“If the Arameans are too strong for me,” Joab said, “then you’ll be my help. However, if the Ammonites are too strong for you, I’ll help you. Be strong! Let’s prove ourselves strong for our people and for the cities of our God. May the Lord’s will be done.”
Joab and the people with him approached the Arameans for battle, and they fled before him. When the Ammonites saw that the Arameans had fled, they likewise fled before Joab’s brother Abishai and entered the city. Then Joab went to Jerusalem.
When the Arameans realized that they had been defeated by Israel, they sent messengers to summon the Arameans who were beyond the Euphrates River. They were led by Shophach, the commander of Hadadezer’s army.
The Arameans Fled
When this was reported to David, he gathered all Israel and crossed the Jordan. He came up to the Arameans and lined up against them. When David lined up to engage them, they fought against him. But the Arameans fled before Israel, and David killed seven thousand of their charioteers and forty thousand foot soldiers. He also killed Shophach, commander of the army. When Hadadezer’s subjects saw that they had been defeated by Israel, they made peace with David and became his subjects. After this, the Arameans were never willing to help the Ammonites again.
1 Chronicles Chapter 20
Capture of the City of Rabbah
In the spring when kings march out to war, Joab led the army and destroyed the Ammonites’ land. He came to Rabbah and besieged it, but David remained in Jerusalem. Joab attacked Rabbah and demolished it. Then David took the crown from the head of their king, and it was placed on David’s head. He found that the crown weighed seventy-five pounds of gold, and there was a precious stone in it. In addition, David took away a large quantity of plunder from the city. He brought out the people who were in it and put them to work with saws, iron picks, and axes. David did the same to all the Ammonite cities. Then he and all his troops returned to Jerusalem.
The Philistine Giants
After this, a war broke out with the Philistines at Gezer. At that time Sibbecai the Hushathite killed Sippai, a descendant of the Rephaim, and the Philistines were subdued.
Once again there was a battle with the Philistines, and Elhanan son of Jair killed Lahmi the brother of Goliath of Gath. The shaft of his spear was like a weaver’s beam.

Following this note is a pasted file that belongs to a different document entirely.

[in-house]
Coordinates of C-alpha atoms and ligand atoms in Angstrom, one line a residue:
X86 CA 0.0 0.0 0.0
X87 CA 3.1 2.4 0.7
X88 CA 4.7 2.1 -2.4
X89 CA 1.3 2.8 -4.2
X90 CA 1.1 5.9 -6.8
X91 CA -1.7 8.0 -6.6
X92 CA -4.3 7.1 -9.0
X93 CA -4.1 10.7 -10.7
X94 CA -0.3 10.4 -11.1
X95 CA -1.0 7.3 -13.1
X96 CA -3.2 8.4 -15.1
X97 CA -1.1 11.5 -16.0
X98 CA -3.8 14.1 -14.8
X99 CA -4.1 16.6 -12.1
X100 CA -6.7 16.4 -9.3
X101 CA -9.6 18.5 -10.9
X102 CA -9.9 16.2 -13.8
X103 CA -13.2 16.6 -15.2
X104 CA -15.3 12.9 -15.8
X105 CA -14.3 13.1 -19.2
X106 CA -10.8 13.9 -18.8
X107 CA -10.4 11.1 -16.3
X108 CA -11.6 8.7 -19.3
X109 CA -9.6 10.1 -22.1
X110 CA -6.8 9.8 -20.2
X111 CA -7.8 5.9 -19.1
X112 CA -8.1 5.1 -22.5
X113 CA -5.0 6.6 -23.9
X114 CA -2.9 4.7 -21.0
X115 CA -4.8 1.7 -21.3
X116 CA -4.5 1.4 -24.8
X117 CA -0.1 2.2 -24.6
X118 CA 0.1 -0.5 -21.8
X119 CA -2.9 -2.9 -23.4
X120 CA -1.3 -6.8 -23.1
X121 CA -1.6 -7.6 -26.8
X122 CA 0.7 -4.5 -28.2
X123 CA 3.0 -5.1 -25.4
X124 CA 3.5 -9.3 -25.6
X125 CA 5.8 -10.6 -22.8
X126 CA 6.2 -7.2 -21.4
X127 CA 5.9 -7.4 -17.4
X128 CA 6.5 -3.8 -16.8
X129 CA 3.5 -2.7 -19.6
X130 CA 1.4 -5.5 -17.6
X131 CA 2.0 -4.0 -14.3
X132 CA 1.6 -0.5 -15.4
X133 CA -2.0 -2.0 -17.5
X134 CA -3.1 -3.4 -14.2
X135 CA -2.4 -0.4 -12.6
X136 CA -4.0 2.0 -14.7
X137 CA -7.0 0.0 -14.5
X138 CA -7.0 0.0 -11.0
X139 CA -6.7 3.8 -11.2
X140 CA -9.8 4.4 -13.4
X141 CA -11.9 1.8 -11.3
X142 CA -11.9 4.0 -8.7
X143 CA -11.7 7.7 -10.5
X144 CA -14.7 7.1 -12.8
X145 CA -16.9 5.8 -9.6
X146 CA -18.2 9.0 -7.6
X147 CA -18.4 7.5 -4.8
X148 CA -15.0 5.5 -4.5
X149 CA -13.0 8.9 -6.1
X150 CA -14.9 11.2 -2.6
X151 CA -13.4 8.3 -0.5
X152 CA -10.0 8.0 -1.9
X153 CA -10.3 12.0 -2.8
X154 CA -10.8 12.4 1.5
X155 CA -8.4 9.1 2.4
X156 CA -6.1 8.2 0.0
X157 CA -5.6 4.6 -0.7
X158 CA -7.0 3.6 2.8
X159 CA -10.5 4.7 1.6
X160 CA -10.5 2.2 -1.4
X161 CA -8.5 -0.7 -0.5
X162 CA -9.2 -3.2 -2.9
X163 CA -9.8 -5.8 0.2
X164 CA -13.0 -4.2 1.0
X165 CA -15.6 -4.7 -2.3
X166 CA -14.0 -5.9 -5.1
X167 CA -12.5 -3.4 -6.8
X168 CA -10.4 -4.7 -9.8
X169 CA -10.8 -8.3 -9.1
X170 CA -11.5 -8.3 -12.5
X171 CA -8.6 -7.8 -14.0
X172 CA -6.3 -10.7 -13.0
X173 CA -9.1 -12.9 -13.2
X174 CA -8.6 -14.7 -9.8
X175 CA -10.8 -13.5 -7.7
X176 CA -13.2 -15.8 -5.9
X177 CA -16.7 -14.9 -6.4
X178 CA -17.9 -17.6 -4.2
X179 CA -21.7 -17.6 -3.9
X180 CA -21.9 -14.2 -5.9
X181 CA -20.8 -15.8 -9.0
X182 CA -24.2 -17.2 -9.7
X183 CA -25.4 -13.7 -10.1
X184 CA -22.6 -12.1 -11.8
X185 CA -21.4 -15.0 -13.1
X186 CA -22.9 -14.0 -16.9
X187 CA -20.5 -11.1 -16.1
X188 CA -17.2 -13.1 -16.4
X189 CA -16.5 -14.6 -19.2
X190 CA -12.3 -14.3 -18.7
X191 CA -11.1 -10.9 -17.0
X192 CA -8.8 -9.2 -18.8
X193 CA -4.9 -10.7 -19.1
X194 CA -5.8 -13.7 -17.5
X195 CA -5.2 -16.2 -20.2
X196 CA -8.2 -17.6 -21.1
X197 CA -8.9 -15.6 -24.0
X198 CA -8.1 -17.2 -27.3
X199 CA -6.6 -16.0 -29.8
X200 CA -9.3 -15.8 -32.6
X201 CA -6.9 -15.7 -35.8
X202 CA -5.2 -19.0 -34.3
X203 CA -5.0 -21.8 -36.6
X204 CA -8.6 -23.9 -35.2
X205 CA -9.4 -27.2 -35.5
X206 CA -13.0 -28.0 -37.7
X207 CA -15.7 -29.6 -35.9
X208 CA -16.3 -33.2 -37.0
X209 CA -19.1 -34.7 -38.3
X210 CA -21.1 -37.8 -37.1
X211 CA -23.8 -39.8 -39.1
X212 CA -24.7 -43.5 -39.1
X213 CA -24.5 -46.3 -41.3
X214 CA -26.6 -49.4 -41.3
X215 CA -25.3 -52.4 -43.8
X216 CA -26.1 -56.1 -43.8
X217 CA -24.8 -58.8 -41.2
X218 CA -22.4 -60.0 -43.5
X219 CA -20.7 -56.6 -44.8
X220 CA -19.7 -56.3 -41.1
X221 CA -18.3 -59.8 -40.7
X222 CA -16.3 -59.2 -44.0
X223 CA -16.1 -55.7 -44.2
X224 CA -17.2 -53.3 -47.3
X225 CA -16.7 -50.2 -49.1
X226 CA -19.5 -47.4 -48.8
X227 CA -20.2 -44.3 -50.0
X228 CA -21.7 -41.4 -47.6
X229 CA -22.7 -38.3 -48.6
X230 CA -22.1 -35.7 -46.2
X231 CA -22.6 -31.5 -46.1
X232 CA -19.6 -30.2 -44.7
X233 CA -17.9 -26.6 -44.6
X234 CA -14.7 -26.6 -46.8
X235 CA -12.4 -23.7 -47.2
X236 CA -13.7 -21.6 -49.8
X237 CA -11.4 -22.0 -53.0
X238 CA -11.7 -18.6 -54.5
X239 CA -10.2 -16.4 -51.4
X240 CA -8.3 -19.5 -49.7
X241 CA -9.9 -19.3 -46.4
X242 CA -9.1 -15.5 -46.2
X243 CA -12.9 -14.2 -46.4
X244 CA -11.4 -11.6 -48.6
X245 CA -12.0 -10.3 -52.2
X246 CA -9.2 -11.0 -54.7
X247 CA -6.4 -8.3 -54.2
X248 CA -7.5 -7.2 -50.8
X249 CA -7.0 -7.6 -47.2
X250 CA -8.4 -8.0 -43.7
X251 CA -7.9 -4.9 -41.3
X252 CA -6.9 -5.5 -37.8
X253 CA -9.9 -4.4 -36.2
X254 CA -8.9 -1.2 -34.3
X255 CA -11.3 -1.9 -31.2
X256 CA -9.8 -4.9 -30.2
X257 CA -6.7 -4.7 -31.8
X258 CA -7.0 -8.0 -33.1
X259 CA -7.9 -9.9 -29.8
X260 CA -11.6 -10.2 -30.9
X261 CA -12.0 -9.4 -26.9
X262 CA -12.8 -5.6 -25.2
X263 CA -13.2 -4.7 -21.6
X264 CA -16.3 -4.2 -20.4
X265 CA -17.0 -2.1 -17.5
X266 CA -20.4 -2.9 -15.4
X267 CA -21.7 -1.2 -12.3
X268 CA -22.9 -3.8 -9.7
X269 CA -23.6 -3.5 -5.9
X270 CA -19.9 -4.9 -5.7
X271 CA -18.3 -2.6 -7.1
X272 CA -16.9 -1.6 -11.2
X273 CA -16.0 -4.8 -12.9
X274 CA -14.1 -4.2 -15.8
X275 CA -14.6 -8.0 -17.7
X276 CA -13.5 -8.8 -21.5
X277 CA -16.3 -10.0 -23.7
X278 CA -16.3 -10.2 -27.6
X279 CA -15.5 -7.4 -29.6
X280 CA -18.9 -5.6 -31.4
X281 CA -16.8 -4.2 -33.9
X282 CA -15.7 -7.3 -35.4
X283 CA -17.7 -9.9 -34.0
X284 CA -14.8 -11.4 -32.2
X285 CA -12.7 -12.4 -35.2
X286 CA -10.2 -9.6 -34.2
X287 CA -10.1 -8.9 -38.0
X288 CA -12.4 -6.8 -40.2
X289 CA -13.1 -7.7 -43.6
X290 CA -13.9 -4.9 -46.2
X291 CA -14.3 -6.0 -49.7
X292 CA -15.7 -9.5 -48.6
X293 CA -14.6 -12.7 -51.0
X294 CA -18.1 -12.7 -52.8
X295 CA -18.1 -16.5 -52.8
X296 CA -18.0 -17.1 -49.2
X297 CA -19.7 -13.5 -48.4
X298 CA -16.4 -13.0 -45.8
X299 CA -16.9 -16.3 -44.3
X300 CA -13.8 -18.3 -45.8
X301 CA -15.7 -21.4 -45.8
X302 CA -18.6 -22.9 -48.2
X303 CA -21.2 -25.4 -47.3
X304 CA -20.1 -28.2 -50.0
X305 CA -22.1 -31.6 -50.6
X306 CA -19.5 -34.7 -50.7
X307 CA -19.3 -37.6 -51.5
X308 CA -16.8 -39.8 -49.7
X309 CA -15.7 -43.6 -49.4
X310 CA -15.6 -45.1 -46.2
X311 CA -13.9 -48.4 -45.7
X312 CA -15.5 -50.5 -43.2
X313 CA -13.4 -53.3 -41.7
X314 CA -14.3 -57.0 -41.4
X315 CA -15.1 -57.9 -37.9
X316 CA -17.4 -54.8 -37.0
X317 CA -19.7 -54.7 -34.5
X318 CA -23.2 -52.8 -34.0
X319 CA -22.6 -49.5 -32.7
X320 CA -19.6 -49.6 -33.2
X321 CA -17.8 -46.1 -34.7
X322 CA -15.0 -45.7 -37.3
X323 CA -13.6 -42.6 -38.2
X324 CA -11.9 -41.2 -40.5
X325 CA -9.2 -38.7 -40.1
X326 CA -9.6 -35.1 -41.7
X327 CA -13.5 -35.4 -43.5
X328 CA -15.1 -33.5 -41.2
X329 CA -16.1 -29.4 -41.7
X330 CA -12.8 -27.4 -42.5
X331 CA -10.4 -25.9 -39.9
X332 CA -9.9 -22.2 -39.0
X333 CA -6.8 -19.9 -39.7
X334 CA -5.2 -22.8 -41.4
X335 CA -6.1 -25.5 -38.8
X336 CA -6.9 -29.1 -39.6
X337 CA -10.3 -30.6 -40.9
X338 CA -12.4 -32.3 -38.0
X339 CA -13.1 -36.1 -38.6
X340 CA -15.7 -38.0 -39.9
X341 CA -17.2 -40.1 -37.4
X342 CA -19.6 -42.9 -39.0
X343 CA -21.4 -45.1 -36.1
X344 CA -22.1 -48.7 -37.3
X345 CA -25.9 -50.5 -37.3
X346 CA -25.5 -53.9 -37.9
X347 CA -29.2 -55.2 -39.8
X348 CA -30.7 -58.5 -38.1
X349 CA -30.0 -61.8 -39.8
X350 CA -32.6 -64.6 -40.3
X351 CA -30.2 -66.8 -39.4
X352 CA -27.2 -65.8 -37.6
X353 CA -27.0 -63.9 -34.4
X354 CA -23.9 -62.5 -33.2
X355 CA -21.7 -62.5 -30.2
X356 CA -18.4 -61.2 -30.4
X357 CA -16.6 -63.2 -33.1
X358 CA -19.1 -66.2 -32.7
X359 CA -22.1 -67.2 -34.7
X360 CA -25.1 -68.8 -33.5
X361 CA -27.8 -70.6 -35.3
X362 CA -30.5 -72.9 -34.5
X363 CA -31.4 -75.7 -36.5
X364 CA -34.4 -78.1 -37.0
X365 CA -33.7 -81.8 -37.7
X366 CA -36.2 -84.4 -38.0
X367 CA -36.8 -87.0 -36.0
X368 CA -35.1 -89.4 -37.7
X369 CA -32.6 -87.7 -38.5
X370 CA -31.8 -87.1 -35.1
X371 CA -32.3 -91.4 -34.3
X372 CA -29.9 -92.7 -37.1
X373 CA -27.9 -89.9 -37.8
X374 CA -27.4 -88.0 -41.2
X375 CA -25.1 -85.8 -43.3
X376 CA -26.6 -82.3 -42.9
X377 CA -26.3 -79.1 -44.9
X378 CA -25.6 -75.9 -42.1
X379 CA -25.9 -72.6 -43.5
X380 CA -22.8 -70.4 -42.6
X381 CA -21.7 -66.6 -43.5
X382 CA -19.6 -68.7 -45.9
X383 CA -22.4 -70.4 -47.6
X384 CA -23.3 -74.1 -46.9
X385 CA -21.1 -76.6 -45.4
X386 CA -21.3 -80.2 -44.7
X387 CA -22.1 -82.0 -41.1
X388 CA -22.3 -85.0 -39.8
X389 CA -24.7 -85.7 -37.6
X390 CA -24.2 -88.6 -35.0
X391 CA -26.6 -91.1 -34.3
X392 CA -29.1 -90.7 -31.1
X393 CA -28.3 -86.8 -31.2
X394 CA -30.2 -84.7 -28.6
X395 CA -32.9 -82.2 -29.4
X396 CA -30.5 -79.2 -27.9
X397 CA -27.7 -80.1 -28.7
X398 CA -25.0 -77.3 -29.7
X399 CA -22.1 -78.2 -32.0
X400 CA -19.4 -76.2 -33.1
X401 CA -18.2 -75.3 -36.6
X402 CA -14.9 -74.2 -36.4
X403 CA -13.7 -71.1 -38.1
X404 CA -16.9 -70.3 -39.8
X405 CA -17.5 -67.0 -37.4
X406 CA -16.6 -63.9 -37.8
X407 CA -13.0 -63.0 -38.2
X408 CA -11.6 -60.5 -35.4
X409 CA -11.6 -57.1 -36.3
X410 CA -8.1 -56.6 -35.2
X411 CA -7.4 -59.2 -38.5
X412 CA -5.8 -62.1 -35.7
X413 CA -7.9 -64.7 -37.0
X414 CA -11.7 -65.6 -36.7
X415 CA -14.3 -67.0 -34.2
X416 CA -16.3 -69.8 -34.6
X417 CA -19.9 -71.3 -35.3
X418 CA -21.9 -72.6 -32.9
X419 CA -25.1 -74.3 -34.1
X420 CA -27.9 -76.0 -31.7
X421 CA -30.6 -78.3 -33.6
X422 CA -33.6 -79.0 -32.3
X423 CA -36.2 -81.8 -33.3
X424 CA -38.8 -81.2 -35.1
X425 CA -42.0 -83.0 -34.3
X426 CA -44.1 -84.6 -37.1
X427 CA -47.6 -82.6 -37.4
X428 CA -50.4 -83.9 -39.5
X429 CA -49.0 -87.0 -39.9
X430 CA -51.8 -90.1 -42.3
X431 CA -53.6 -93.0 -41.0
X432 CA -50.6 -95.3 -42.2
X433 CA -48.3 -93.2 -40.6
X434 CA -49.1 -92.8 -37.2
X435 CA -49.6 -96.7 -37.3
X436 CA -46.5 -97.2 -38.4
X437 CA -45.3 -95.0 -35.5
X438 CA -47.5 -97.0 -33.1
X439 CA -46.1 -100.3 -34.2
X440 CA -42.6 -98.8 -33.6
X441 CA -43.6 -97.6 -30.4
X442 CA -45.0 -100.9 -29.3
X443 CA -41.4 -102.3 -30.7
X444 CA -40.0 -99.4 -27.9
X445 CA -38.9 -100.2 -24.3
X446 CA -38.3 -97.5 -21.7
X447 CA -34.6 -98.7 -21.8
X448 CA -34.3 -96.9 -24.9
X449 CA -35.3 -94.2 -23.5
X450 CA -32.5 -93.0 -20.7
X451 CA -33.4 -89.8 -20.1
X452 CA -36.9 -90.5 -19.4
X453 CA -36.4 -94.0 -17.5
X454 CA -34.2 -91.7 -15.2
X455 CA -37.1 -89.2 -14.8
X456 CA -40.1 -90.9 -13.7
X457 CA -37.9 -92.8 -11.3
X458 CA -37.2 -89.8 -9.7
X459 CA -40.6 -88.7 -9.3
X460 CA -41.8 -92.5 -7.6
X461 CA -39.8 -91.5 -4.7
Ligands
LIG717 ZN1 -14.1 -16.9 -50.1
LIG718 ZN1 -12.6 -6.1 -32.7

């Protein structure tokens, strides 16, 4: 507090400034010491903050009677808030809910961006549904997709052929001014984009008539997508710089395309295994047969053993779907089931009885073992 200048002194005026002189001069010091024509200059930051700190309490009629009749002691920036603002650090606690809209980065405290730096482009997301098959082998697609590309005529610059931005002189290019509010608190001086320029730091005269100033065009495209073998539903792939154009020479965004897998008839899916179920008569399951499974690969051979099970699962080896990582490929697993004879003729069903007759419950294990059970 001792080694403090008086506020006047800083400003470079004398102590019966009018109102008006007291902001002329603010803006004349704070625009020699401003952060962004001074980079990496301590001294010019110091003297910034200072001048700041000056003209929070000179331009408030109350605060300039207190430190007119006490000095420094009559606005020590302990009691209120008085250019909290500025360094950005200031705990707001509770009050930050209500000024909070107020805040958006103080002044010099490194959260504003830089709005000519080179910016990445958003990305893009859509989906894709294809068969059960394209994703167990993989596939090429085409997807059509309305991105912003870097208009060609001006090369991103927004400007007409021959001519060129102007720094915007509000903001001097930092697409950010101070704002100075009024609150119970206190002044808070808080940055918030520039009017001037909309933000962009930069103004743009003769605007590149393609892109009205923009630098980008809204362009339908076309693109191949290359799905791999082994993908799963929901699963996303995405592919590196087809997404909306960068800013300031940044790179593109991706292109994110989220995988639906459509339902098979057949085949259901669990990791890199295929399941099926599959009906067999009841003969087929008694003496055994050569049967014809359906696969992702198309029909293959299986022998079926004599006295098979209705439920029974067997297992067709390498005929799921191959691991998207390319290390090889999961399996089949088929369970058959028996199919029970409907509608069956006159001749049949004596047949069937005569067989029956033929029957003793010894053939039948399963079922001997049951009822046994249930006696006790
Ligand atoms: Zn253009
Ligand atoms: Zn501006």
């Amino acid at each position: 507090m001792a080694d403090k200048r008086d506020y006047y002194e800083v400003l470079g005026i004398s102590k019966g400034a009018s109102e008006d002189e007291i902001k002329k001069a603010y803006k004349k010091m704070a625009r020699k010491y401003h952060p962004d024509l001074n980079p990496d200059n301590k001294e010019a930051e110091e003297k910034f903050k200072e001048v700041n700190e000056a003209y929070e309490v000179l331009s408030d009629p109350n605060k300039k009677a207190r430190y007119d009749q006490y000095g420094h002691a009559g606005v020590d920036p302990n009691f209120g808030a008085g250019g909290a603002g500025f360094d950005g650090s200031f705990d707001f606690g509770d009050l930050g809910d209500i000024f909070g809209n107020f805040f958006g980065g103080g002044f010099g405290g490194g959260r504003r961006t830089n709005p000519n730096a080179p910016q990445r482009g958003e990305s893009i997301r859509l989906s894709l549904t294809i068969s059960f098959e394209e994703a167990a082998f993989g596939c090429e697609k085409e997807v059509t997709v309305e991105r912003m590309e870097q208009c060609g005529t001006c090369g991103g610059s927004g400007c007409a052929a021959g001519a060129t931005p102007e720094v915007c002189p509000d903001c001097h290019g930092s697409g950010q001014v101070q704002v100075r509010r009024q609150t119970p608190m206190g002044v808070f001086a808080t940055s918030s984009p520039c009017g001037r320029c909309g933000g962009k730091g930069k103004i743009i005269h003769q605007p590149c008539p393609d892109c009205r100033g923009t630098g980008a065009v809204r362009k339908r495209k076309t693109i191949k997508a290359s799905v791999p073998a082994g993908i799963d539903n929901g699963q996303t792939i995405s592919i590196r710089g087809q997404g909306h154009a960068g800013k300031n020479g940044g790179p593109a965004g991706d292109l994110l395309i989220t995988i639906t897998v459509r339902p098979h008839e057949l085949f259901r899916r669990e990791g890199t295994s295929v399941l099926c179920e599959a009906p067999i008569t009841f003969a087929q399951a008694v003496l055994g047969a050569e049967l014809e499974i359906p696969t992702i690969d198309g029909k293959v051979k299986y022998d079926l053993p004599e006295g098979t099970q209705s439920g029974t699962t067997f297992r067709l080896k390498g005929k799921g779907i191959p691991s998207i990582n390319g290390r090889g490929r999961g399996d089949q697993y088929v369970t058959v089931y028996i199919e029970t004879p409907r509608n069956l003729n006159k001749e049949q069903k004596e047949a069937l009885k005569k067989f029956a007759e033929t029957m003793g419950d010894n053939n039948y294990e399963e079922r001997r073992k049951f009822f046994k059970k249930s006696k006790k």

There was still another battle at Gath where there was a man of extraordinary stature with six fingers on each hand and six toes on each foot — twenty-four in all. He, too, was descended from the giant. When he taunted Israel, Jonathan son of David’s brother Shimei killed him.
These were the descendants of the giant in Gath killed by David and his soldiers.
1 Chronicles Chapter 21
David’s Military Census
Satan rose up against Israel and incited David to count the people of Israel. So David said to Joab and the commanders of the troops, “Go and count Israel from Beer-sheba to Dan and bring a report to me so I can know their number.”
Joab replied, “May the Lord multiply the number of his people a hundred times over! My lord the king, aren’t they all my lord’s servants? Why does my lord want to do this? Why should he bring guilt on Israel?”
Yet the king’s order prevailed over Joab. So Joab left and traveled throughout Israel and then returned to Jerusalem. Joab gave the total troop registration to David. In all Israel there were one million one hundred thousand armed men and in Judah itself four hundred seventy thousand armed men. But he did not include Levi and Benjamin in the count because the king’s command was detestable to him. This command was also evil in God’s sight, so he afflicted Israel.
David said to God, “I have sinned greatly because I have done this thing. Now, please take away your servant’s guilt, for I’ve been very foolish.”
Then the Lord instructed Gad, David’s seer, “Go and say to David, ‘This is what the Lord says: I am offering you three choices. Choose one of them for yourself, and I will do it to you.’”
So Gad went to David and said to him, “This is what the Lord says: ‘Take your choice: three years of famine, or three months of devastation by your foes with the sword of your enemy overtaking you, or three days of the sword of the Lord — a plague on the land, the angel of the Lord bringing destruction to the whole territory of Israel.’ Now decide what answer I should take back to the one who sent me.”
David answered Gad, “I’m in anguish. Please, let me fall into the Lord’s hands because his mercies are very great, but don’t let me fall into human hands.”
So the Lord sent a plague on Israel, and seventy thousand Israelite men died. Then God sent an angel to Jerusalem to destroy it, but when the angel was about to destroy the city, the Lord looked, relented concerning the destruction, and said to the angel who was destroying the people, “Enough, withdraw your hand now!” The angel of the Lord was then standing at the threshing floor of Ornan the Jebusite.